•Money provided for an equity share.
•Cannot be recovered if a firm goes bankrupt.
- Total Return to Shareholders:
•Stock price appreciation + dividends.

- Market Capitalization:
•Dollar value of total shares outstanding.(value of the firm, if sold, how much expected to have)
•Number of outstanding shares x share price.

- Limitations of Shareholder Value Creation
•Stock prices can be volatile. (hard to predict the changes, competitors)
•Macroeconomic factors affect stock prices. (covid-19, great influence with no control by business)
•Stock prices can reflect the mood of investors.

All public companies in the United States are required to report total return to shareholders annually in the statements they file with the Securities and Exchange Commission (SEC).
-In addition, companies must also provide benchmarks, usually one comparison to the industry average and another to a broader market index that is relevant for more diversified firms.
- Investors also adjust their expectations over time. Since the business in the slow-growth industry surprised them by delivering higher than expected growth, they adjust their expectations upward. The next year, they expect this firm to again deliver 4 percent growth. On the other hand, if the industry average is 10 percent a year in the high-tech business, the firm that delivered 8 percent growth will again be expected to deliver at least the industry average growth rate; otherwise, its stock will be further discounted
The difference between:
•A buyer's willingness to pay for a product / service and the firm's total cost to produce it.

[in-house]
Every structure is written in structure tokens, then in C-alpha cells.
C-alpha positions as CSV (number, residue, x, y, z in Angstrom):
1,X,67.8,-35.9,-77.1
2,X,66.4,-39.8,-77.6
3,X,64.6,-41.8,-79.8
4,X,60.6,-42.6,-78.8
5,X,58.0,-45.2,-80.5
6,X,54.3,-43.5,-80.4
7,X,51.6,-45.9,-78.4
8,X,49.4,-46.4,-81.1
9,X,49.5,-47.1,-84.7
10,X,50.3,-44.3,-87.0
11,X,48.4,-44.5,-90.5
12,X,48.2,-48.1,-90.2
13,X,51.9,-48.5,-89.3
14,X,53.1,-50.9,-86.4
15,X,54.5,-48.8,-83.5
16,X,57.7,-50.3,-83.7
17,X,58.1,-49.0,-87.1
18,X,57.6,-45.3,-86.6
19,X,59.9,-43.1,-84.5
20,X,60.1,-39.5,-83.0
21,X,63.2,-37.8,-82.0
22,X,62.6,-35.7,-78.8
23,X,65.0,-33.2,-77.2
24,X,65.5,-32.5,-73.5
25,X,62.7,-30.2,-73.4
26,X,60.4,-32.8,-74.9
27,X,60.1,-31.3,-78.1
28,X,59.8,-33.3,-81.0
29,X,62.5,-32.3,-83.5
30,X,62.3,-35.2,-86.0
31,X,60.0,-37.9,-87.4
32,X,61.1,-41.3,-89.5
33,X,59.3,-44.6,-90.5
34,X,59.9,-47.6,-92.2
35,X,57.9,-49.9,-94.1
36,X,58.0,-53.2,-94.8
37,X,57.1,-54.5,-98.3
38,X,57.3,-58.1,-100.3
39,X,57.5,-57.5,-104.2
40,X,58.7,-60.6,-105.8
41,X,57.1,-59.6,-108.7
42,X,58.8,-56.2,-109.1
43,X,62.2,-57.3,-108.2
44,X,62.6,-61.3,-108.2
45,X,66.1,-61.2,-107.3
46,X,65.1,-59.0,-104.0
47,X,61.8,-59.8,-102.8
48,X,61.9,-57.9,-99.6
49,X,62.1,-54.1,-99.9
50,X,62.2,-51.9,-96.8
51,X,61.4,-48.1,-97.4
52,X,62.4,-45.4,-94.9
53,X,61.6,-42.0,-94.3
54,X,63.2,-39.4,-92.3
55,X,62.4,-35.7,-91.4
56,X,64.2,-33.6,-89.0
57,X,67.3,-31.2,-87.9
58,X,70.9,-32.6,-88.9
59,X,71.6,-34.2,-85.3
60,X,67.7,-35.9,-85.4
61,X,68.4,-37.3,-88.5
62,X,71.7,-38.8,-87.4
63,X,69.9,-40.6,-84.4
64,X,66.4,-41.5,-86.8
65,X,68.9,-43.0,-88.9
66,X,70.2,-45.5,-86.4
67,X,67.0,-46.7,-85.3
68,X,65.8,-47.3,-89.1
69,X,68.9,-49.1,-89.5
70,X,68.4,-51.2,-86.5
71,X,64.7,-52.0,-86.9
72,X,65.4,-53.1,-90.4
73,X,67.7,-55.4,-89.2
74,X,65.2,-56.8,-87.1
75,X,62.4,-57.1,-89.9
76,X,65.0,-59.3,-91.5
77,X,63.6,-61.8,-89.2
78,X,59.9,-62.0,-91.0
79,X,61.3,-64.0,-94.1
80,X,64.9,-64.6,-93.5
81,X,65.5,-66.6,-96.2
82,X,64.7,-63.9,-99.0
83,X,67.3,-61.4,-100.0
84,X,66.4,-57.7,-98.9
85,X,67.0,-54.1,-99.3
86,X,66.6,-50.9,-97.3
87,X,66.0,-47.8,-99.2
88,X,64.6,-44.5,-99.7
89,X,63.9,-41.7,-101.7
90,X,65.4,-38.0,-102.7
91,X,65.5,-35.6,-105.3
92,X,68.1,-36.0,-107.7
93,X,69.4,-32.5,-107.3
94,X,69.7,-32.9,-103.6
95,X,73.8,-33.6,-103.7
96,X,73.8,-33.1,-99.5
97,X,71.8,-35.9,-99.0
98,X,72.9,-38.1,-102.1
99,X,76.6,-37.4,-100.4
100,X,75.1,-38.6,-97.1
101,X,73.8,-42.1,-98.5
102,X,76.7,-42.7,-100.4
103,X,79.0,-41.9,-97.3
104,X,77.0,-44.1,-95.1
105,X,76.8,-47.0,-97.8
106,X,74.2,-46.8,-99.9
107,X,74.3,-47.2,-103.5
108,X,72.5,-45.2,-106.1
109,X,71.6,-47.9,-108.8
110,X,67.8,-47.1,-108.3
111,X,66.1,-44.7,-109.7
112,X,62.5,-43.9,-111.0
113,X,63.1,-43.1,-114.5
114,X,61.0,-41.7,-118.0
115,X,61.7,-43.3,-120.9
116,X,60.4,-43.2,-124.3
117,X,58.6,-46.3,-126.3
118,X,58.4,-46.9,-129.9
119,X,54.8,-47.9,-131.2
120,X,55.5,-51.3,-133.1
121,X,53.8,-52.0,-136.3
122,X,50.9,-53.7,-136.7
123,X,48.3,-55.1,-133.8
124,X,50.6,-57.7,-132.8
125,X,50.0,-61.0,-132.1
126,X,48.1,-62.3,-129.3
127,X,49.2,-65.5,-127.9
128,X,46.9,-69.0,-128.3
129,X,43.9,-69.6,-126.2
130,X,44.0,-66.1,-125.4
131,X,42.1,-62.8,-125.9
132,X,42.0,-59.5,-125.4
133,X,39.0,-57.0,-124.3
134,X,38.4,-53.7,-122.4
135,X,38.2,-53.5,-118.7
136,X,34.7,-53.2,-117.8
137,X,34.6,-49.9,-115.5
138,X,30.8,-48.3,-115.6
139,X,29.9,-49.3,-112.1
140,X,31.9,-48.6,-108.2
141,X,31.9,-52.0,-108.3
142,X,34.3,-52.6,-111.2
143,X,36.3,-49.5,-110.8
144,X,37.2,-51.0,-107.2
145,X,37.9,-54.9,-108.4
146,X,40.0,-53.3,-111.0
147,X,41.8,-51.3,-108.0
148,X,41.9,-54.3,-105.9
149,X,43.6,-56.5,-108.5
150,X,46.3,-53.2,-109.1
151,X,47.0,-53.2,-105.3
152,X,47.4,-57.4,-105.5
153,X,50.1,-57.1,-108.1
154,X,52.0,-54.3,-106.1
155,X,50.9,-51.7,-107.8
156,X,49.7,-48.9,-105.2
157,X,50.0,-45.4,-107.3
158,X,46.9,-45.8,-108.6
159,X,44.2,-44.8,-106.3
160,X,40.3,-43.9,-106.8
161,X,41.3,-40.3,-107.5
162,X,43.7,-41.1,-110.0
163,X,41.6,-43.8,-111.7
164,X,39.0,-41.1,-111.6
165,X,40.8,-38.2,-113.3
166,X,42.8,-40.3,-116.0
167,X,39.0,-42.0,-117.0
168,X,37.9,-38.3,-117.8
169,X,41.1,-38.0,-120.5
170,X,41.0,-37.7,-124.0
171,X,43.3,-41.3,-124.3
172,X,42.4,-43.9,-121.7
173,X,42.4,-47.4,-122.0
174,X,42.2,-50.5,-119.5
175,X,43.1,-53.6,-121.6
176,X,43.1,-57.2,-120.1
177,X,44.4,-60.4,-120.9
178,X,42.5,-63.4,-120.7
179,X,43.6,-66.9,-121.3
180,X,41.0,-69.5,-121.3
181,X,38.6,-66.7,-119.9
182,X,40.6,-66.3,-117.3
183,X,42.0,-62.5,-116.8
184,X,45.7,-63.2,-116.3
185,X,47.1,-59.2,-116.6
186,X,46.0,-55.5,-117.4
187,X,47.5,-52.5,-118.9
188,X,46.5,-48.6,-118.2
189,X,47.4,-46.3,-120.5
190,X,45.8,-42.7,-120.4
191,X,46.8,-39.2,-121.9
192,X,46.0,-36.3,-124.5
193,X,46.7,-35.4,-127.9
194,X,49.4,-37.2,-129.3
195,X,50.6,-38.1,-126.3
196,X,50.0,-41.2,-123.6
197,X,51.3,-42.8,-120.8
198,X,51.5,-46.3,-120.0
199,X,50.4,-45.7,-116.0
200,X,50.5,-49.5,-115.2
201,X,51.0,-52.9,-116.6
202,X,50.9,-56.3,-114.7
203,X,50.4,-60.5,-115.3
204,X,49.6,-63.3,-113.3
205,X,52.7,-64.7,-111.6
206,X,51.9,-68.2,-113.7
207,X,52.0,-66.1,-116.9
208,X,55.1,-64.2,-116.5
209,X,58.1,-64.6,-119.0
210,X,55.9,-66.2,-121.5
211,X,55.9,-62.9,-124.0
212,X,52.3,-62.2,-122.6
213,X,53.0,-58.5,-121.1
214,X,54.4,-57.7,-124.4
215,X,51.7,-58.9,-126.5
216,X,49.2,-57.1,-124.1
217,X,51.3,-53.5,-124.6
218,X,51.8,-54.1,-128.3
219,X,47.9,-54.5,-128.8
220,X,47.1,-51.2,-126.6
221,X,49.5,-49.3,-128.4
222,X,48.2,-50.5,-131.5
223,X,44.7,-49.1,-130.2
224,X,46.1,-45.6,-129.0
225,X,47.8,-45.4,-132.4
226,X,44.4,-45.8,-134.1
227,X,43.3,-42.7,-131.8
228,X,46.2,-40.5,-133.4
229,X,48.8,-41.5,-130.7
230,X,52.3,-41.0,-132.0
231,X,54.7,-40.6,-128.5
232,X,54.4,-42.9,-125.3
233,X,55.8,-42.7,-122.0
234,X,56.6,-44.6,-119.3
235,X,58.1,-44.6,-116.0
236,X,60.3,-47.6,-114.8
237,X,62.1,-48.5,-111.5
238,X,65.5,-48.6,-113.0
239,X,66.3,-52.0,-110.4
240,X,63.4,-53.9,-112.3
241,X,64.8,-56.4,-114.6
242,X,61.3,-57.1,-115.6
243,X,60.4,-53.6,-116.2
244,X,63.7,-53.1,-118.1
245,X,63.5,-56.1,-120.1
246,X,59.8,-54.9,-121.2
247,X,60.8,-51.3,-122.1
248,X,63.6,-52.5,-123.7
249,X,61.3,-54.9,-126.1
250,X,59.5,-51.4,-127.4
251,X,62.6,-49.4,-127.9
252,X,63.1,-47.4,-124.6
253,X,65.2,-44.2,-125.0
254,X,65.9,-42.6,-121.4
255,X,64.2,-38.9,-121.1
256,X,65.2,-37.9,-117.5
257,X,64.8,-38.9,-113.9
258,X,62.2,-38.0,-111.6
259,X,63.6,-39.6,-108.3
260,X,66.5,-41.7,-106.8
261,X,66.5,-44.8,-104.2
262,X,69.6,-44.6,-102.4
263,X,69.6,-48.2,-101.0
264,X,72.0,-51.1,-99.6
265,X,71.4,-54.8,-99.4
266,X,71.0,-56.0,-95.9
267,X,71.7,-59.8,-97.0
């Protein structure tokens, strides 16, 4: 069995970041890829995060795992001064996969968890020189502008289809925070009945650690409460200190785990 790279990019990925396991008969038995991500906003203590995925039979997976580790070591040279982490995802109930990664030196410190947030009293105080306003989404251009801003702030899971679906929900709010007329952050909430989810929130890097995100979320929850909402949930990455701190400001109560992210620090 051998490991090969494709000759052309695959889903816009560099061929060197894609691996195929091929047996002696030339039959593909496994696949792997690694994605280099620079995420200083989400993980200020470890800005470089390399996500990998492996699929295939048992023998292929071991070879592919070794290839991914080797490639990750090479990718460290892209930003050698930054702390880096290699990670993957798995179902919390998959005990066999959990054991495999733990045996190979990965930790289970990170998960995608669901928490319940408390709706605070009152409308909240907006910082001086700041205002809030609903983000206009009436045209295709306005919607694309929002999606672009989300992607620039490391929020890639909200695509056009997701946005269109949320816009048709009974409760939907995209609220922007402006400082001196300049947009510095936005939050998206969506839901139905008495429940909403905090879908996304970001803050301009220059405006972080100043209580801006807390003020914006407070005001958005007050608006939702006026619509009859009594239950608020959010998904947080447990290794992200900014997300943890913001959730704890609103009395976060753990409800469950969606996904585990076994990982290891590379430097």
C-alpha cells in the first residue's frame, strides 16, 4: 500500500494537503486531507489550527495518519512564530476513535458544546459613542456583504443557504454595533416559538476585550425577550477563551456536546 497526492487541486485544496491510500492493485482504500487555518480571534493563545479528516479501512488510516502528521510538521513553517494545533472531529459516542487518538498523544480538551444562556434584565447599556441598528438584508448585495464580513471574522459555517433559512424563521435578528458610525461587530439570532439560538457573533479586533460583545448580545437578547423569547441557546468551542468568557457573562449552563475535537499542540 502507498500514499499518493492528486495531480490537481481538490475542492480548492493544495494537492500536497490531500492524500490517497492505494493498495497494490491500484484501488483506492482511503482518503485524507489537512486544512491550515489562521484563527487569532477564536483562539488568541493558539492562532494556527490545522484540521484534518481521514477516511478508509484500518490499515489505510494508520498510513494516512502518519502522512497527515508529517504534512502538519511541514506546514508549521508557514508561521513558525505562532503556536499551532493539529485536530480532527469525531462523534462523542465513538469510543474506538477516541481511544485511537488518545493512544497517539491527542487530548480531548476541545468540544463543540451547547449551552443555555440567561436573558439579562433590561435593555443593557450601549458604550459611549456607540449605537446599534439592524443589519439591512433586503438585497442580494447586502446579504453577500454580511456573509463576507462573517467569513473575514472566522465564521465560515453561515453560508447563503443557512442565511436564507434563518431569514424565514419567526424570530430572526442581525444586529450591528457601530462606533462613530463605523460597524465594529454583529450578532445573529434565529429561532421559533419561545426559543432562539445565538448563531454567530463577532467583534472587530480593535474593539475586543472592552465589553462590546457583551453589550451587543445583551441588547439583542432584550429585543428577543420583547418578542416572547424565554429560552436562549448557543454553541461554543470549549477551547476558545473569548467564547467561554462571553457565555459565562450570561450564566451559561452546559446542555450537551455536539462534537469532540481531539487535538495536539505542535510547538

•The difference between value (V) and cost (C).
•Opportunity costs: The value of the best forgone alternative.

Example of Opportunity Costs of an Entrepreneur:
(1) forgone wages if employed elsewhere;
(2) the cost of capital invested in the business vs. the stock market vs. U.S. Treasury bonds.
Valuing a consumer good isn't easy.
- The value of a good changes in the eyes of a consumer's income, preferences, time, etc.

The balanced scorecard
- Helps managers achieve their strategic objectives.
- Uses internal and external performance metrics.
- Balances both financial and strategic goals.

Just as airplane pilots rely on a number of instruments to provide constant information about key variables—such as altitude, airspeed, fuel, position of other aircraft in the vicinity, and destination—to ensure a safe flight, so should managers rely on multiple yardsticks to more accurately assess company performance in an integrative way.
- Links strategic vision to responsible parties.
- Translates vision into measurable goals.
- Designs and plans business processes.
- Implements feedback and organizational learning.
- Alerts to needed strategic goal adaptation